BUFFALO, NYCancer care services vary widely among health care
plans in the United States, speakers told the Presidents Cancer
Panel at a meeting hosted by Roswell Park Cancer Institute.
Suggestions for helping standardize care included use of outside
accreditation centers and adoption of national practice guidelines,
although the methodology to be used to develop such guidelines
remains open to debate.
Rigorous assessment of health plans is needed to provide a way
for patients to consistently compare plans in their region and
understand what they are being offered, said Cary Sennett, MD,
PhD, executive vice president of the National Committee for Quality
Assurance (NCQA). Dr. Sennett added that employers are demanding that
plans offered to their employees be accredited and demonstrate
Accreditation from the NCQA is a voluntary process. About 20% of all
plans surveyed by the NCQA fail to achieve accreditation, and only
one-third of plans that go through the process receive the
committees highest accreditation.
Our accreditation process and performance measurement systems
are the gold standard of evaluating health plans, Dr. Sennett
said. The answers we compile in our accreditation process serve
as the core of most national report cards and help consumers consider
plans. We require ongoing evaluations and a commitment to science for
plans to pass.
NCQA research has shown a wide variety in the performance of managed
care plans, including the areas of cancer prevention and screening (see
Table). We see in these numbers not only that there is a
wide variation among plans, but also that the national average for
life-saving methods of cancer prevention may not be at the level
patients need, Dr. Sennett said.
While the NCQA offers a national accreditation process for managed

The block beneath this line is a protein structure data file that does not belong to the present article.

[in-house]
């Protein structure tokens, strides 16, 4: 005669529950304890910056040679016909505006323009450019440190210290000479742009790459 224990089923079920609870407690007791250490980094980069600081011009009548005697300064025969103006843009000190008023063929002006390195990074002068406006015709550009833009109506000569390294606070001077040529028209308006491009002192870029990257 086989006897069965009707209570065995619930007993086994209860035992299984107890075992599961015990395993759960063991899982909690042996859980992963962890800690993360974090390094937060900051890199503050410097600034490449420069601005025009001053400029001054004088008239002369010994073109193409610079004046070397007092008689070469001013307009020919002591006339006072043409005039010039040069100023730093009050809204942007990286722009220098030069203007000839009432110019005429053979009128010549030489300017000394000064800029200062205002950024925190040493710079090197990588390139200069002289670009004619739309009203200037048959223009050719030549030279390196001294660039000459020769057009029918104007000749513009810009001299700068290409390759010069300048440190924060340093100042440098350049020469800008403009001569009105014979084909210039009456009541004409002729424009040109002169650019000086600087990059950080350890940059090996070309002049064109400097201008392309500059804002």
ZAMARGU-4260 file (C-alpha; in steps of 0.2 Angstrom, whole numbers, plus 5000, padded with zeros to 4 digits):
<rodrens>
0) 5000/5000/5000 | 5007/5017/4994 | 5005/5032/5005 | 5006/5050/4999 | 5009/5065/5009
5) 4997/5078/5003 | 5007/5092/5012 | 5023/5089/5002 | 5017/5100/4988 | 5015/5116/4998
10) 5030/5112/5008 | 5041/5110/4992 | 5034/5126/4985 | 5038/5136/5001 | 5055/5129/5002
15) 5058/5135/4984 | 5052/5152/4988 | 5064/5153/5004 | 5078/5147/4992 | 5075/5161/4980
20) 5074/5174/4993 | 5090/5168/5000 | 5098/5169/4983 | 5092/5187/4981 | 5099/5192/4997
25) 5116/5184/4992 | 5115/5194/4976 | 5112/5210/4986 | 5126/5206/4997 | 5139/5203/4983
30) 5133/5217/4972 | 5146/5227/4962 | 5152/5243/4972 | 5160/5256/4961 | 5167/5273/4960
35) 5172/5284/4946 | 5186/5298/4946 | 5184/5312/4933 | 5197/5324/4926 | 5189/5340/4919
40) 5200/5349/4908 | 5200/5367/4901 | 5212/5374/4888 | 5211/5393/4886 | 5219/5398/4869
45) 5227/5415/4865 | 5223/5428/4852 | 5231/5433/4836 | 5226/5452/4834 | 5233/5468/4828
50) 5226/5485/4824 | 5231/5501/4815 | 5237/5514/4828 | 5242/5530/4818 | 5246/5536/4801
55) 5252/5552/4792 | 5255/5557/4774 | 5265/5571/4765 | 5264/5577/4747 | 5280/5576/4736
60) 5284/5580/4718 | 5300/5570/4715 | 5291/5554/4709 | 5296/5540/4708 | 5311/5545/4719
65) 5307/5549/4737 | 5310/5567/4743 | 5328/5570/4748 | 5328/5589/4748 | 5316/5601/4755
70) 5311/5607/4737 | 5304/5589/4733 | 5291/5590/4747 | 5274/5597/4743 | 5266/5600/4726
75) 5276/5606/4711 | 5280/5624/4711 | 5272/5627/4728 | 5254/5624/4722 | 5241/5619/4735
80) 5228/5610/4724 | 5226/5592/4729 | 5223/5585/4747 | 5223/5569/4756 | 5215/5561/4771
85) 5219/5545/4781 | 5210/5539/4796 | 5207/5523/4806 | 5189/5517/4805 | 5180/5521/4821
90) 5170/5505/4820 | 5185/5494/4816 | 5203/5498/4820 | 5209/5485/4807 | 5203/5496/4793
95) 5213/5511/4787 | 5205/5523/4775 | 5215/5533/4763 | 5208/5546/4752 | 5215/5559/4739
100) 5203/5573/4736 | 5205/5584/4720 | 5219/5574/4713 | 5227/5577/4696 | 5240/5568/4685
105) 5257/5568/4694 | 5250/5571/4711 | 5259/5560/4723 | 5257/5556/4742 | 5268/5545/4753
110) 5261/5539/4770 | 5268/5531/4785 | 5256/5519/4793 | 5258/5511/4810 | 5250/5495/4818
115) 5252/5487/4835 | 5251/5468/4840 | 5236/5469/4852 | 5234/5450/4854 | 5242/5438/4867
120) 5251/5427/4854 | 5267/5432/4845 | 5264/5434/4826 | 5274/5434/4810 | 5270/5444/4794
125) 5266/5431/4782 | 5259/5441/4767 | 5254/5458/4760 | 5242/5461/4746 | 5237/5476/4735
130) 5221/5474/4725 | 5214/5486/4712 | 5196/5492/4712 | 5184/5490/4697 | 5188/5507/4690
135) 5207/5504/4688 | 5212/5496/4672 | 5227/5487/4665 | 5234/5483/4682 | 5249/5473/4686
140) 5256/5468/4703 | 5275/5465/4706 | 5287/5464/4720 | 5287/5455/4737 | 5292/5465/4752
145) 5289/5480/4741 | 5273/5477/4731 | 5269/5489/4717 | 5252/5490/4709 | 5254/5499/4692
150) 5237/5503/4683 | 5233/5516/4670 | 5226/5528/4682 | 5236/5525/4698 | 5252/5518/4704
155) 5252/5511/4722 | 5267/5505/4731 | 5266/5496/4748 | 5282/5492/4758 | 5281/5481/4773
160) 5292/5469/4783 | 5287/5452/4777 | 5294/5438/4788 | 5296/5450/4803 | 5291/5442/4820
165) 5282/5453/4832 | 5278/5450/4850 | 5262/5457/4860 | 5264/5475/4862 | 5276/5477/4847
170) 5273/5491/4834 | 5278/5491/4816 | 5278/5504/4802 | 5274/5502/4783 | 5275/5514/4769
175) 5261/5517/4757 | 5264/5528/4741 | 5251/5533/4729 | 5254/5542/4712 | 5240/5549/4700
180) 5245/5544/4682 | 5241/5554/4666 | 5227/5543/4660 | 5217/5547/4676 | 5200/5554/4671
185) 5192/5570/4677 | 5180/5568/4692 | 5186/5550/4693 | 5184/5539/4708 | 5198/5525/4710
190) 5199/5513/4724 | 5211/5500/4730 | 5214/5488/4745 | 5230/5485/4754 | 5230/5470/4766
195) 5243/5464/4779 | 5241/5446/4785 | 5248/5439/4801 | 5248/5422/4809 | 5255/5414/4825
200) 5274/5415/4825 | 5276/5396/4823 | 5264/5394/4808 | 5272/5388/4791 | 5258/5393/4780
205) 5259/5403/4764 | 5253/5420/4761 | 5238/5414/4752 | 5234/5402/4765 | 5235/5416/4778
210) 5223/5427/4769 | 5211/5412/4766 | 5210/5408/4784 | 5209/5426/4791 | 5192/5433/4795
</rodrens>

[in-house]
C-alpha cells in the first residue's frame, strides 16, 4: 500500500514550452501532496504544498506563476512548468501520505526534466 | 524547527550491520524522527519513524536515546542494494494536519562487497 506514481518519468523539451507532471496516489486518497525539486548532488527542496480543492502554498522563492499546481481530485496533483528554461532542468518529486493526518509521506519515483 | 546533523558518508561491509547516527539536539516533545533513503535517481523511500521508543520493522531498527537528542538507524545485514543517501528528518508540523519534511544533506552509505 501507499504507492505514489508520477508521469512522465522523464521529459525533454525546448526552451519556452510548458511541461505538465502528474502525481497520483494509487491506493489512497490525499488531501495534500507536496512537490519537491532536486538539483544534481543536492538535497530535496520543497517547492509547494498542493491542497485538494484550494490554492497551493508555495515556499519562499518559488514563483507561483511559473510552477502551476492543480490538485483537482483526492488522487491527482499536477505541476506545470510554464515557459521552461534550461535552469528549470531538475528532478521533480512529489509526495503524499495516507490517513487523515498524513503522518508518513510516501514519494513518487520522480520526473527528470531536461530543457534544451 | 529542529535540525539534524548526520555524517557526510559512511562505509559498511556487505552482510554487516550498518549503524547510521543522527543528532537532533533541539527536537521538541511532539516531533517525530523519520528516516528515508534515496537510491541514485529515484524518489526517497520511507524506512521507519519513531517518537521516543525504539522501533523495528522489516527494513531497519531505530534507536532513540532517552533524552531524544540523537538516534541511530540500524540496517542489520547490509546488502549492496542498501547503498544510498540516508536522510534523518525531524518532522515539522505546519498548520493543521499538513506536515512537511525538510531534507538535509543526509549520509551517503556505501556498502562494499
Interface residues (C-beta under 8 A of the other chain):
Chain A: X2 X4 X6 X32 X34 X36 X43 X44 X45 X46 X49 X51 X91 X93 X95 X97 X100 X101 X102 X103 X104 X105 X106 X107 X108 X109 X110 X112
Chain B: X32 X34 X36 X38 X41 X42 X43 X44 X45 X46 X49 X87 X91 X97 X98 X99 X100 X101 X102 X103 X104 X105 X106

care organizations, the industry itself is working toward the
development of guidelines to minimize the apparent inconsistencies in
care. This has been an area of rapid growth this decade,
said George Isham, MD, speaking for the American Association of
Health Plans (AAHP). The AAHP represents more than 1,000 HMOs,
preferred provider organizations and other similar managed care plans.
Managed care organizations need to express a philosophy of care
that includes a partnership between patients and physicians and
provides comprehensive health care for a broad spectrum of
patients, said Dr. Isham, medical director and chief health
officer for Health Partners, a Minnesota-based managed care organization.
The AAHP sees a need for guidelines that are drawn from existing
scientific guidelines but also include physician input. Most
academic centers base their guidelines on science; our guidelines are
derivative, based on professional guidelines or other sources,
Dr. Isham said. Such guidelines offer the opinion of local physicians
in addition to experts, and may differ in some of the details from
the guidelines developed by physicians at academic institutions.
A new resource for patients and physicians will be launched in
December 1998the National Guideline Clearinghouse, available on
the Internet at www.guideline.com. This database of multiple
guidelines will allow providers, payers, and patients to research
accepted care and compare different organizations guidelines
for specific diseases.